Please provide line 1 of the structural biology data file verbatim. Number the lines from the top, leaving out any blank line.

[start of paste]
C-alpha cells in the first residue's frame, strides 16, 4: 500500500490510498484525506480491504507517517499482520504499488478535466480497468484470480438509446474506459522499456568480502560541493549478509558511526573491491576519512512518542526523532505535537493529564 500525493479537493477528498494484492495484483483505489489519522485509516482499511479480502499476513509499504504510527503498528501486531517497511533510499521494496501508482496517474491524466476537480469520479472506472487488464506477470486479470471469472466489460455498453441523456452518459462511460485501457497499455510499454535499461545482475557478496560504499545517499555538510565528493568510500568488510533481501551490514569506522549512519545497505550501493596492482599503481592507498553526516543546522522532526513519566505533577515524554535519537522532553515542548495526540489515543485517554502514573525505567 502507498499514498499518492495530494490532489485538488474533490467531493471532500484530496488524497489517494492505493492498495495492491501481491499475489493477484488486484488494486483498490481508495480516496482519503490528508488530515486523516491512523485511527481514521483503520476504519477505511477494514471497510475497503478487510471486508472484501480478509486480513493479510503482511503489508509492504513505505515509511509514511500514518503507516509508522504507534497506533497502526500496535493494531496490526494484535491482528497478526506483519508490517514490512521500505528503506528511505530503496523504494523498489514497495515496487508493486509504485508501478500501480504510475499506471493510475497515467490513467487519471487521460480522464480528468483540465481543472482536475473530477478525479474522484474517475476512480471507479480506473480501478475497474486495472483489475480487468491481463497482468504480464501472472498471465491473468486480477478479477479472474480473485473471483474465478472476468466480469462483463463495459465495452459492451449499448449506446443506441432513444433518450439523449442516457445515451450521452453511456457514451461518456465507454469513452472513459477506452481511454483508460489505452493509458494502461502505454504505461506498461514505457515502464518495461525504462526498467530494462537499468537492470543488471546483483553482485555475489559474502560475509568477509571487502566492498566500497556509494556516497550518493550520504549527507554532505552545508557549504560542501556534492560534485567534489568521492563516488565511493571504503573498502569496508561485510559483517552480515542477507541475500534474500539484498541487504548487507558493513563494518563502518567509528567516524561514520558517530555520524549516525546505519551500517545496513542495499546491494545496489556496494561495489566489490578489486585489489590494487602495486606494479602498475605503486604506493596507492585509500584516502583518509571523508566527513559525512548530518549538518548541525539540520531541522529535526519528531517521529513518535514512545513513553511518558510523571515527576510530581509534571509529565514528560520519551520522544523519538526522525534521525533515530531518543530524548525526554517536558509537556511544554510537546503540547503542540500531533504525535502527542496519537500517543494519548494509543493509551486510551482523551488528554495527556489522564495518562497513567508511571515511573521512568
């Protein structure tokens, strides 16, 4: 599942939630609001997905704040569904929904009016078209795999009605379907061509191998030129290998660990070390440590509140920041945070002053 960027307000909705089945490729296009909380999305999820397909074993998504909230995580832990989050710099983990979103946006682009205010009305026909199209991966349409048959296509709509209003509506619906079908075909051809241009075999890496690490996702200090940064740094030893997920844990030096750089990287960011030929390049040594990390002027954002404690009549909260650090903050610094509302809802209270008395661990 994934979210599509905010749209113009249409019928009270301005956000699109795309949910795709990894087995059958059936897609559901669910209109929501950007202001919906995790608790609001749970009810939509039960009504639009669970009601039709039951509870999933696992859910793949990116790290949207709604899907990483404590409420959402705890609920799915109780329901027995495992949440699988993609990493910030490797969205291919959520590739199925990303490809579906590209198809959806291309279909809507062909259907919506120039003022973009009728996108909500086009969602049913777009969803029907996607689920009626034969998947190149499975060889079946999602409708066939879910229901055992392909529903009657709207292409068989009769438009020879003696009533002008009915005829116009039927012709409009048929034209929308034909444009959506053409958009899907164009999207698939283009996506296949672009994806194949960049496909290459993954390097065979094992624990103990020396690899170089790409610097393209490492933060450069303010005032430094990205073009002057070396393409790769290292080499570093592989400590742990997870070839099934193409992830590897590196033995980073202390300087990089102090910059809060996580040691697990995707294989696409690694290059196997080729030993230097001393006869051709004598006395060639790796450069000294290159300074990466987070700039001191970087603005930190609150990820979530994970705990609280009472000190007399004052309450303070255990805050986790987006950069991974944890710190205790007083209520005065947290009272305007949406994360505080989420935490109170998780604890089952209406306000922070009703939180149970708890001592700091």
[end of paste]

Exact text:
C-alpha cells in the first residue's frame, strides 16, 4: 500500500490510498484525506480491504507517517499482520504499488478535466480497468484470480438509446474506459522499456568480502560541493549478509558511526573491491576519512512518542526523532505535537493529564 500525493479537493477528498494484492495484483483505489489519522485509516482499511479480502499476513509499504504510527503498528501486531517497511533510499521494496501508482496517474491524466476537480469520479472506472487488464506477470486479470471469472466489460455498453441523456452518459462511460485501457497499455510499454535499461545482475557478496560504499545517499555538510565528493568510500568488510533481501551490514569506522549512519545497505550501493596492482599503481592507498553526516543546522522532526513519566505533577515524554535519537522532553515542548495526540489515543485517554502514573525505567 502507498499514498499518492495530494490532489485538488474533490467531493471532500484530496488524497489517494492505493492498495495492491501481491499475489493477484488486484488494486483498490481508495480516496482519503490528508488530515486523516491512523485511527481514521483503520476504519477505511477494514471497510475497503478487510471486508472484501480478509486480513493479510503482511503489508509492504513505505515509511509514511500514518503507516509508522504507534497506533497502526500496535493494531496490526494484535491482528497478526506483519508490517514490512521500505528503506528511505530503496523504494523498489514497495515496487508493486509504485508501478500501480504510475499506471493510475497515467490513467487519471487521460480522464480528468483540465481543472482536475473530477478525479474522484474517475476512480471507479480506473480501478475497474486495472483489475480487468491481463497482468504480464501472472498471465491473468486480477478479477479472474480473485473471483474465478472476468466480469462483463463495459465495452459492451449499448449506446443506441432513444433518450439523449442516457445515451450521452453511456457514451461518456465507454469513452472513459477506452481511454483508460489505452493509458494502461502505454504505461506498461514505457515502464518495461525504462526498467530494462537499468537492470543488471546483483553482485555475489559474502560475509568477509571487502566492498566500497556509494556516497550518493550520504549527507554532505552545508557549504560542501556534492560534485567534489568521492563516488565511493571504503573498502569496508561485510559483517552480515542477507541475500534474500539484498541487504548487507558493513563494518563502518567509528567516524561514520558517530555520524549516525546505519551500517545496513542495499546491494545496489556496494561495489566489490578489486585489489590494487602495486606494479602498475605503486604506493596507492585509500584516502583518509571523508566527513559525512548530518549538518548541525539540520531541522529535526519528531517521529513518535514512545513513553511518558510523571515527576510530581509534571509529565514528560520519551520522544523519538526522525534521525533515530531518543530524548525526554517536558509537556511544554510537546503540547503542540500531533504525535502527542496519537500517543494519548494509543493509551486510551482523551488528554495527556489522564495518562497513567508511571515511573521512568